Paul Goldberg is an editor of The Cancer Letter, a weekly newsletter covering politics and funding of cancer research.
One of his investigative stories won the 1999 Robert D.G. Lewis Watchdog Award for investigative reporting from the Washington, D.C., Professional Chapter of the Society of Professional Journalists and the SPJ Washington Dateline Award for Newsletter Reporting.
Before joining The Cancer Letter in 1986, he was a reporter at The Wichita Eagle in Wichita, Kan., and at The Connection newspaper in Reston, Va. He graduated from Duke University with a B.A. in economics in 1981. At Duke, he wrote for The Chronicle, the campus daily, and was an intern at the Atlanta bureau of The Wall Street Journal and at the Raleigh News and Observer.
He is the author of two nonfiction books on the human rights movement in the former USSR: The Final Act, a history of the Moscow Helsinki Watch Group (William Morrow, 1988), and The Thaw Generation: Coming of Age in the Post-Stalin Era, co-authored with Ludmilla Alexeyeva (Little, Brown, 1990; and in paperback, University of Pittsburgh Press). Goldberg translated from the Russian, To Live Like Everyone, a memoir of the late dissident Anatoly Marchenko (Henry Holt, 1989), and served as an interpreter at the Kennan Institute for Advanced Russian Studies.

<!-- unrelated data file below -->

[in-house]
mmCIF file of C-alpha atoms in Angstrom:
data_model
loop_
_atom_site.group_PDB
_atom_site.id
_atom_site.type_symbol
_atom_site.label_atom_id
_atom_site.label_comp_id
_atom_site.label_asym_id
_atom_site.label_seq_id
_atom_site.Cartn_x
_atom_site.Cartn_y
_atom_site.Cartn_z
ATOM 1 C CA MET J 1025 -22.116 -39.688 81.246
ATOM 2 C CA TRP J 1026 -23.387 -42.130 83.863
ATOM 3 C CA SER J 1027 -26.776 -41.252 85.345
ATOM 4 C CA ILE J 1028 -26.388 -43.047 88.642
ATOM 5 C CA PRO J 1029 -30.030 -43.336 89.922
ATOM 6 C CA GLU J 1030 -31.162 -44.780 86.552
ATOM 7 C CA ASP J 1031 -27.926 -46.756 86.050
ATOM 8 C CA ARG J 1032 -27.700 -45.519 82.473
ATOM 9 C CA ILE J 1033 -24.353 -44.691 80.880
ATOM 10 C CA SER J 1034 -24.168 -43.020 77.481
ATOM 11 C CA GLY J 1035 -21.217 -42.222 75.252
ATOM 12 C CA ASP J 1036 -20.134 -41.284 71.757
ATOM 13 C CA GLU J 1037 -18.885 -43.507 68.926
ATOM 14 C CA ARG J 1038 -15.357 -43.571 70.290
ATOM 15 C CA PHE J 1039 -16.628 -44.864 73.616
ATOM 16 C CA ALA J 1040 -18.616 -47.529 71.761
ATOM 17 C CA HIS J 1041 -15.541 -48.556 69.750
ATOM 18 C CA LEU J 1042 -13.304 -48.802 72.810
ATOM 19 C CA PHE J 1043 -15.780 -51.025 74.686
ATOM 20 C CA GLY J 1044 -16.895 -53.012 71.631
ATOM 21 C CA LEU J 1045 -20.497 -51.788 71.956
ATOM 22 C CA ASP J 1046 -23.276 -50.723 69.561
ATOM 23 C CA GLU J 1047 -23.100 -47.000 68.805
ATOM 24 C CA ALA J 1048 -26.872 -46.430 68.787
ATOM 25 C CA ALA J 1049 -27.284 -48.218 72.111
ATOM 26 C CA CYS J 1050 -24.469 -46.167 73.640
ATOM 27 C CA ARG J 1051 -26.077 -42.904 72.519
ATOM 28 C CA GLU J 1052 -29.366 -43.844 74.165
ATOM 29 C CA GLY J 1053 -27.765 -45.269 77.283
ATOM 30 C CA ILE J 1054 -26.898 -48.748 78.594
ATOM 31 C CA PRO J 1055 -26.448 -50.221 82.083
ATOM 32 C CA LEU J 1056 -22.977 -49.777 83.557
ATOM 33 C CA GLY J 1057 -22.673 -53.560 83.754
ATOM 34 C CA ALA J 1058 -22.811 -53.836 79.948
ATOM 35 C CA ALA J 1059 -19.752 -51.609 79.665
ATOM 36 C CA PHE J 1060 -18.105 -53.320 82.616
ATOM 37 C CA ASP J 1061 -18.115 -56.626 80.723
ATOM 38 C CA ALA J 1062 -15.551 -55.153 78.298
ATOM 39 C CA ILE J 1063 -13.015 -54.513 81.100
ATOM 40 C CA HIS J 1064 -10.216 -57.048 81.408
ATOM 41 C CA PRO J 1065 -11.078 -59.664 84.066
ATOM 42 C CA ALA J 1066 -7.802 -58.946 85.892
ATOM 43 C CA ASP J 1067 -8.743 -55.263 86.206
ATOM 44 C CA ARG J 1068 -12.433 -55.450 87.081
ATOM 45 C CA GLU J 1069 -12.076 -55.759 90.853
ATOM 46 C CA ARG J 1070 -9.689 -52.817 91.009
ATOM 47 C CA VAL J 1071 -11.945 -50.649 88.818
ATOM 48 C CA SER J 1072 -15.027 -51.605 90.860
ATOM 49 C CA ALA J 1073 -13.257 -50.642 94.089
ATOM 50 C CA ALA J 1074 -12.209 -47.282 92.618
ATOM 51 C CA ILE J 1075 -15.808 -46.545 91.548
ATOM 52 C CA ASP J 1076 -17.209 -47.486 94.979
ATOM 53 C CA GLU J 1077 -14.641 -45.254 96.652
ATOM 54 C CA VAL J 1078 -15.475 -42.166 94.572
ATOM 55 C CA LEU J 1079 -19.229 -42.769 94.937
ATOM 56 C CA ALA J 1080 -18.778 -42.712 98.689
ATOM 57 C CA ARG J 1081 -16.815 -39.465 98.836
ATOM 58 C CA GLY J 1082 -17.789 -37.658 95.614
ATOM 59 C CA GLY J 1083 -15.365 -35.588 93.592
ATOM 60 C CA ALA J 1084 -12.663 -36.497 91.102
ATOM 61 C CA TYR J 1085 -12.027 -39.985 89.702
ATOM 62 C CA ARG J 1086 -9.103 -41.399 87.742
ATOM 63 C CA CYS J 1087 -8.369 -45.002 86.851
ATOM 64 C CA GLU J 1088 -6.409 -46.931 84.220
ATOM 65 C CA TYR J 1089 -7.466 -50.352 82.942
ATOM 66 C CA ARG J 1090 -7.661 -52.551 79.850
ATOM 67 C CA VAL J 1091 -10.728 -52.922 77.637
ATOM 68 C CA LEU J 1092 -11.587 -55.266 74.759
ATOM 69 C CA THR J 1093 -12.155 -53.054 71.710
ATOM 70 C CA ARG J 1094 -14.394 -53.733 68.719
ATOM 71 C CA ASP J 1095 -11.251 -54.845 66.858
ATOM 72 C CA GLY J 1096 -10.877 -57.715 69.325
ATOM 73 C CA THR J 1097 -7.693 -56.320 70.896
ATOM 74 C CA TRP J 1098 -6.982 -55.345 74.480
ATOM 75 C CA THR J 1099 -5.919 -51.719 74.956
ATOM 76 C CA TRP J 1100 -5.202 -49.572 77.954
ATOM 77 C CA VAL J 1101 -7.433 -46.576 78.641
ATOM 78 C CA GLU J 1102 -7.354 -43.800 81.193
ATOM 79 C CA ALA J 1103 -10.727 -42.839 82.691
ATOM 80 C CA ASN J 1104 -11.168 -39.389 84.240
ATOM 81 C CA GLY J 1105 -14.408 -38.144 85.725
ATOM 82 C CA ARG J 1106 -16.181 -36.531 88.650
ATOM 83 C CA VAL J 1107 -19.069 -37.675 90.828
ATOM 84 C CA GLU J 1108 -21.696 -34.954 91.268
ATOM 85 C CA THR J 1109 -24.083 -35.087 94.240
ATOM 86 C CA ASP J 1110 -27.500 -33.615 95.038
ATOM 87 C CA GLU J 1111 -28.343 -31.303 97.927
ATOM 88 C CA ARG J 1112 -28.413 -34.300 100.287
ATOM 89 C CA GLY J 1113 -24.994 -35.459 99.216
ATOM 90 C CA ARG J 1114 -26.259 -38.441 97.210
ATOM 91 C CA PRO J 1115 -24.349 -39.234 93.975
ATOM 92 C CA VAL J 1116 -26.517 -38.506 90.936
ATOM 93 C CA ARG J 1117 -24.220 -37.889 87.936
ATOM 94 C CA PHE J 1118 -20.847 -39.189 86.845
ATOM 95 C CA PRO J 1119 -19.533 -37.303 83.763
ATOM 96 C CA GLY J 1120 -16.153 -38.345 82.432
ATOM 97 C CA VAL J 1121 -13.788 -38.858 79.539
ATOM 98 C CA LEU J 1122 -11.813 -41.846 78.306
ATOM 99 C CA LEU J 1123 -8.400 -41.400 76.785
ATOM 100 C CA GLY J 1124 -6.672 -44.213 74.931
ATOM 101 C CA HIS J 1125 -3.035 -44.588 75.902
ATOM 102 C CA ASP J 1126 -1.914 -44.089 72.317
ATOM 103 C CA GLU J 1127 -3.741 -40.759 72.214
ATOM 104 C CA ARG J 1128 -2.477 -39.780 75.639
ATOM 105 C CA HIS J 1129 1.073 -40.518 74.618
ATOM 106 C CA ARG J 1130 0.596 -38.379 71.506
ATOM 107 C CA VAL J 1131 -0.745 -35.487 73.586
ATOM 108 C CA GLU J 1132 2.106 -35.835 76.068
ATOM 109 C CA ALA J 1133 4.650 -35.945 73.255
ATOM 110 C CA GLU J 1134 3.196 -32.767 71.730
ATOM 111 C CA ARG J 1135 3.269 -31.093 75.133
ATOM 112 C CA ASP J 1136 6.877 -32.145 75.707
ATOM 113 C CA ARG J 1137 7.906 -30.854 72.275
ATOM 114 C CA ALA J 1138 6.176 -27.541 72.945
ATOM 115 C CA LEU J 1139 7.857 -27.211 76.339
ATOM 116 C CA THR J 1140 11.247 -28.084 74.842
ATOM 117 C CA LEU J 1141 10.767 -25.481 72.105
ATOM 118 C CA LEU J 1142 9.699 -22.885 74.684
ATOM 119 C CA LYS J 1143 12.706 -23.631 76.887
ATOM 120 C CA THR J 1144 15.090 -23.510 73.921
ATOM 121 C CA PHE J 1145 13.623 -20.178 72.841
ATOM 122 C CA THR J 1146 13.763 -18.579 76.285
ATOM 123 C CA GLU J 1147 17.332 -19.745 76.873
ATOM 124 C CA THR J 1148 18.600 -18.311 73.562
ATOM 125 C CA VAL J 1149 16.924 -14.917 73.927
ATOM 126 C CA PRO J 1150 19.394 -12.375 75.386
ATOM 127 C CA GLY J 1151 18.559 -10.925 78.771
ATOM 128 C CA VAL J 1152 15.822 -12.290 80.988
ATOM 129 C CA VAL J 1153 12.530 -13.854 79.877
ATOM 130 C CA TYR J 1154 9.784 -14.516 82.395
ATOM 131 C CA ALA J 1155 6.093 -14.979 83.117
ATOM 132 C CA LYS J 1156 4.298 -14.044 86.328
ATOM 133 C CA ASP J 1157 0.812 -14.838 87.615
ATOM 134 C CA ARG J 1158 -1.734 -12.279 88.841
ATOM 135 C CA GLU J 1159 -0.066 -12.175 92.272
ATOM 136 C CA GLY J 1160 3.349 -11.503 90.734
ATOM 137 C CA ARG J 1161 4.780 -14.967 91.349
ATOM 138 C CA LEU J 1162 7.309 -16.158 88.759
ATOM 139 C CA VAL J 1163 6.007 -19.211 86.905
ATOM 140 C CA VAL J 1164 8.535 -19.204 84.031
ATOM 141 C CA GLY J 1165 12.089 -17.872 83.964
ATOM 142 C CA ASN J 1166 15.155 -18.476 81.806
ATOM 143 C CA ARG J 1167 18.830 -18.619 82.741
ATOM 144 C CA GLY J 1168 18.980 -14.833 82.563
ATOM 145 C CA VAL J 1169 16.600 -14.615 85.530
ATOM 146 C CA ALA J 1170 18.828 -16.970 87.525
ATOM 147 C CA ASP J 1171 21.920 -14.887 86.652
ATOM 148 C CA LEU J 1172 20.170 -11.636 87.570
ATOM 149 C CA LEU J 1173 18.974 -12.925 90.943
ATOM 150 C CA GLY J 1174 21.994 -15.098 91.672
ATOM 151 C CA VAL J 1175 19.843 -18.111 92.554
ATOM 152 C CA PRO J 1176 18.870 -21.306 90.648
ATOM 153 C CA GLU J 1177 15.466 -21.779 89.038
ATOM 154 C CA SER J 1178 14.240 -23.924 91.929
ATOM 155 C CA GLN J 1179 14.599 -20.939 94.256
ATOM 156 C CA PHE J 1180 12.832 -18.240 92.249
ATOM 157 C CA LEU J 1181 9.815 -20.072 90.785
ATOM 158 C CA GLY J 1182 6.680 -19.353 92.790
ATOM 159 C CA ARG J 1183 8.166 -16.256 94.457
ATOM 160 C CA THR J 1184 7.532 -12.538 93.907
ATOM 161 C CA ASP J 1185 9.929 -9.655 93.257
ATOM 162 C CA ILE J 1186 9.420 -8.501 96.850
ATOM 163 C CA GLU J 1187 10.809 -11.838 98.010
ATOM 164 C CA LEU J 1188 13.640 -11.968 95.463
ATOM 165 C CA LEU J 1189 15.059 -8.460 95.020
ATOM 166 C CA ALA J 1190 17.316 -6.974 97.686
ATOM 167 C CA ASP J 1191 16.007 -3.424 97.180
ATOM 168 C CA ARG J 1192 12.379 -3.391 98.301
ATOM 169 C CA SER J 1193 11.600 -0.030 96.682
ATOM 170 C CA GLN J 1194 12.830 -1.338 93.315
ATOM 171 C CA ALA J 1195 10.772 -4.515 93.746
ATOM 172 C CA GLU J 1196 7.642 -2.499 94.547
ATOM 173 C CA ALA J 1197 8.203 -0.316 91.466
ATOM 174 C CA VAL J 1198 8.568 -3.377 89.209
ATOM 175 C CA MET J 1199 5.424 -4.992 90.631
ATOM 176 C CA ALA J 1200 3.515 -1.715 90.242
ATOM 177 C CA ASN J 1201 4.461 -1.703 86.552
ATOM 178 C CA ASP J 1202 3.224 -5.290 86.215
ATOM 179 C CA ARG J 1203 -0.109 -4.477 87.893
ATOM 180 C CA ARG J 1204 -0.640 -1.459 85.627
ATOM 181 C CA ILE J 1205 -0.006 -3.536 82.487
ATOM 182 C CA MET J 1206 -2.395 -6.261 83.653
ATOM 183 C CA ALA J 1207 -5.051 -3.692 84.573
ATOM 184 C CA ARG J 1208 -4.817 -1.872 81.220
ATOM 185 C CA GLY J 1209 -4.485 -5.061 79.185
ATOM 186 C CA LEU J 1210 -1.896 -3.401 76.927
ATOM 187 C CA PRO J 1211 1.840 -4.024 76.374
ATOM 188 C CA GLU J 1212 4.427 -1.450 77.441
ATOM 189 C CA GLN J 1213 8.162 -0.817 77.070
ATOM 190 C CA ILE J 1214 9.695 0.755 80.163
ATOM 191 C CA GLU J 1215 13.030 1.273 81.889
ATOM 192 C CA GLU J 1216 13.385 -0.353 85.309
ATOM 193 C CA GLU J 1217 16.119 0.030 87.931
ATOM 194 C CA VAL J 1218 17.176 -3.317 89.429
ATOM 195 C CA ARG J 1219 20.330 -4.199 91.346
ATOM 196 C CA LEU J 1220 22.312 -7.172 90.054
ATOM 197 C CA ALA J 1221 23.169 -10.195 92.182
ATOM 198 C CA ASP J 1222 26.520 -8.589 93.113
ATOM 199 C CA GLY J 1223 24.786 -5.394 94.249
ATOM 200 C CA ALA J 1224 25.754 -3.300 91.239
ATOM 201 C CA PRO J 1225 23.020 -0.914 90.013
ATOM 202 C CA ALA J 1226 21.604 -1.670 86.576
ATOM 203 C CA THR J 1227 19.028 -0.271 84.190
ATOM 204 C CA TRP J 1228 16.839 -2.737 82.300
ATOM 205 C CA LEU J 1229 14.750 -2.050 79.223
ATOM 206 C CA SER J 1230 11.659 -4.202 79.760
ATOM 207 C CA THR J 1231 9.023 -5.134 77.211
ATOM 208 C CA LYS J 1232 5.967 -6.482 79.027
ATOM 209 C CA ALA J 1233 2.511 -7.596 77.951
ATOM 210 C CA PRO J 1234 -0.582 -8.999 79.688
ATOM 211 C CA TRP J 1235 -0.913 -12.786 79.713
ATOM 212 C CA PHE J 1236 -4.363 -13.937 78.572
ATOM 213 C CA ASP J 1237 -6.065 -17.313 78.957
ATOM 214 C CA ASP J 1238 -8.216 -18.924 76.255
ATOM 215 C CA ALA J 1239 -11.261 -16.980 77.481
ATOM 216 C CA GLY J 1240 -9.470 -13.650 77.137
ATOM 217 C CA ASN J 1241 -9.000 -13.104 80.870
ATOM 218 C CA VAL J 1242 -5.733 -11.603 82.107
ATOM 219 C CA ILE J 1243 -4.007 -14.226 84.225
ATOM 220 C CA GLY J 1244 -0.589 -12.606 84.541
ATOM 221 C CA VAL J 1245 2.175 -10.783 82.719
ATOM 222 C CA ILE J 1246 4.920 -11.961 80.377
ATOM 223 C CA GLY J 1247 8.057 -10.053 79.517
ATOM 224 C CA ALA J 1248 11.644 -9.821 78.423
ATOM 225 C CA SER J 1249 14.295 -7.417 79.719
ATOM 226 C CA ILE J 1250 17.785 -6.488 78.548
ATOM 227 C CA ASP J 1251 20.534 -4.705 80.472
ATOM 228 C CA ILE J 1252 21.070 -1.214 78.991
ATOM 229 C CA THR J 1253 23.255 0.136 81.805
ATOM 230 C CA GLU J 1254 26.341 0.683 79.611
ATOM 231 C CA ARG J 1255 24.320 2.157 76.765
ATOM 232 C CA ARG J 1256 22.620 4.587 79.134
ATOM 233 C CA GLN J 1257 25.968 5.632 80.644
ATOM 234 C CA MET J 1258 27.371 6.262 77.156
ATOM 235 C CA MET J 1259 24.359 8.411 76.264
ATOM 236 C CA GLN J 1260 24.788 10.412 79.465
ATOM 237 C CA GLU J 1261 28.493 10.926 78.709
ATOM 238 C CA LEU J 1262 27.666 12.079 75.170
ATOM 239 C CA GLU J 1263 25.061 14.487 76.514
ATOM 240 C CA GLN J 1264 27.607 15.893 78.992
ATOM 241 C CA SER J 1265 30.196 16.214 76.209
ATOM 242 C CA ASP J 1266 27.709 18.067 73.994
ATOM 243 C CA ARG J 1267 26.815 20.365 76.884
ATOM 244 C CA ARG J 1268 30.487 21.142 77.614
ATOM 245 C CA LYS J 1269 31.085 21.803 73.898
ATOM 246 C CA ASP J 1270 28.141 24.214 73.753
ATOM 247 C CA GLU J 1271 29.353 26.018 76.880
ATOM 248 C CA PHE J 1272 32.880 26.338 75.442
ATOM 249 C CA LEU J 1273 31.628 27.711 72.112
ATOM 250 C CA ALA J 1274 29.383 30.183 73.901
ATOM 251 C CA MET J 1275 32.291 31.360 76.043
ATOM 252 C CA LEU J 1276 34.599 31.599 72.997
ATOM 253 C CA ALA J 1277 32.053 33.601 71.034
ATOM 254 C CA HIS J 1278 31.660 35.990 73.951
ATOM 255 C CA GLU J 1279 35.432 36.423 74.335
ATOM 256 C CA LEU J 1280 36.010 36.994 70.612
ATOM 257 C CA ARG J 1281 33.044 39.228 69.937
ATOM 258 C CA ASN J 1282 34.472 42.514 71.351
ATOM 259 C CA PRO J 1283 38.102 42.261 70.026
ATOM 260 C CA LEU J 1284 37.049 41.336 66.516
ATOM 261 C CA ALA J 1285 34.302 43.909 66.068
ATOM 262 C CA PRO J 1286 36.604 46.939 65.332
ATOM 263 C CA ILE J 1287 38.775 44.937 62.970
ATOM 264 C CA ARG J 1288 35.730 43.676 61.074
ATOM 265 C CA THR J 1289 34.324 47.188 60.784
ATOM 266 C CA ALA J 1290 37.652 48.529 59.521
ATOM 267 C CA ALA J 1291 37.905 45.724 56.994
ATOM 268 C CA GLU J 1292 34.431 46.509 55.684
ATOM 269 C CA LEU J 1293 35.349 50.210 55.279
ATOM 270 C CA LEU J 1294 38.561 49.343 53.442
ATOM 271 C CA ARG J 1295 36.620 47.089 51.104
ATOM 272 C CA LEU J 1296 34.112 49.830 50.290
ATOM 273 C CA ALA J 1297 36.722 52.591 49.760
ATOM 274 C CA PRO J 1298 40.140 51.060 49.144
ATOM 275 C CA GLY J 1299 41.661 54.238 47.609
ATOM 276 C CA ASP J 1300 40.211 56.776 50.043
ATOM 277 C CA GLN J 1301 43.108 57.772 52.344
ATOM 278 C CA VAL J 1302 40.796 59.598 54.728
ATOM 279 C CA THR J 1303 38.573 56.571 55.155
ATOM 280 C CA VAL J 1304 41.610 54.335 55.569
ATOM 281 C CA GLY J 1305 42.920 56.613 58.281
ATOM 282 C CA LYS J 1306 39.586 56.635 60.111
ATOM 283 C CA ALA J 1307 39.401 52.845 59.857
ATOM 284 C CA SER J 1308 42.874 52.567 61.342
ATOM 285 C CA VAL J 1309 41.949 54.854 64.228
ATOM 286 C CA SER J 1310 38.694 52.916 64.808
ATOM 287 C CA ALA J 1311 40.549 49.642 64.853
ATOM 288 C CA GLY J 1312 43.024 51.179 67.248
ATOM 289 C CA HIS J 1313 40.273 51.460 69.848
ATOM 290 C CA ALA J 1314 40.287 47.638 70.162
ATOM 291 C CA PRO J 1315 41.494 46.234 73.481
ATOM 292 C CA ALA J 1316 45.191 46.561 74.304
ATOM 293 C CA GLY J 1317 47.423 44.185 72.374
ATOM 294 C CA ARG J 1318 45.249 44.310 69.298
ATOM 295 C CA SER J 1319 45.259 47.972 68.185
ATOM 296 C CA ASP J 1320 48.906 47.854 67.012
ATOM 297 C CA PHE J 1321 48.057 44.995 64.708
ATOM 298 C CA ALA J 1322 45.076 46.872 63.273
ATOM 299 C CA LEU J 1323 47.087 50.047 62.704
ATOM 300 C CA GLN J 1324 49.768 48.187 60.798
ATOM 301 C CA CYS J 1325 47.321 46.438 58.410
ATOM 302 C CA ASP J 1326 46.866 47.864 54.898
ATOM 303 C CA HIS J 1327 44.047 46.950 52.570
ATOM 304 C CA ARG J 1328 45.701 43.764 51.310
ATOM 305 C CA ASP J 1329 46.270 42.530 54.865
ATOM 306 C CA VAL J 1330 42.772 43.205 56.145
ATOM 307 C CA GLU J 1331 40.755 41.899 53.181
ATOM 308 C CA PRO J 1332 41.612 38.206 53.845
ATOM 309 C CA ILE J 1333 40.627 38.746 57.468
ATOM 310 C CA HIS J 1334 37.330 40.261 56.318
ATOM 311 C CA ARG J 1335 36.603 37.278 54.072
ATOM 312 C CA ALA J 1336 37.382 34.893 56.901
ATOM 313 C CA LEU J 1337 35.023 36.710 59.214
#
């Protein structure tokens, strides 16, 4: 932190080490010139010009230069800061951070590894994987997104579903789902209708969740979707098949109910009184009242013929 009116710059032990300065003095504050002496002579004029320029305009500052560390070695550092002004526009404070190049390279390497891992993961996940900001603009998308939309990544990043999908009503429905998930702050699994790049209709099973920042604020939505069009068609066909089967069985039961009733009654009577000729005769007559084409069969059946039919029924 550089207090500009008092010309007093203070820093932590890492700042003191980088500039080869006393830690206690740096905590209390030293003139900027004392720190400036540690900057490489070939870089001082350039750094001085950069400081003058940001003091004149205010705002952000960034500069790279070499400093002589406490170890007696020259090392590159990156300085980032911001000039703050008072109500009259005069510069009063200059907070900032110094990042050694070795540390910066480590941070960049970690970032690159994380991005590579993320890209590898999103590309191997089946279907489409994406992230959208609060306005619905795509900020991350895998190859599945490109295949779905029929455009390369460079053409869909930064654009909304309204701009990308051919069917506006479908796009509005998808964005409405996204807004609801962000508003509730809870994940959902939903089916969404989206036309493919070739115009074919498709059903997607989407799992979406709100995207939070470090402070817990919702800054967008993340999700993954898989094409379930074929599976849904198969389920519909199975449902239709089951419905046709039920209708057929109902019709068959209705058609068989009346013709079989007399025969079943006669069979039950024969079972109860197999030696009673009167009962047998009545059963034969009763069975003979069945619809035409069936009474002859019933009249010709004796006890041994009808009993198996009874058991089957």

His articles and book reviews have appeared in The New York Times, The Washington Post, The Wall Street Journal, Los Angeles Times, San Francisco Chronicle, and The Washington Monthly.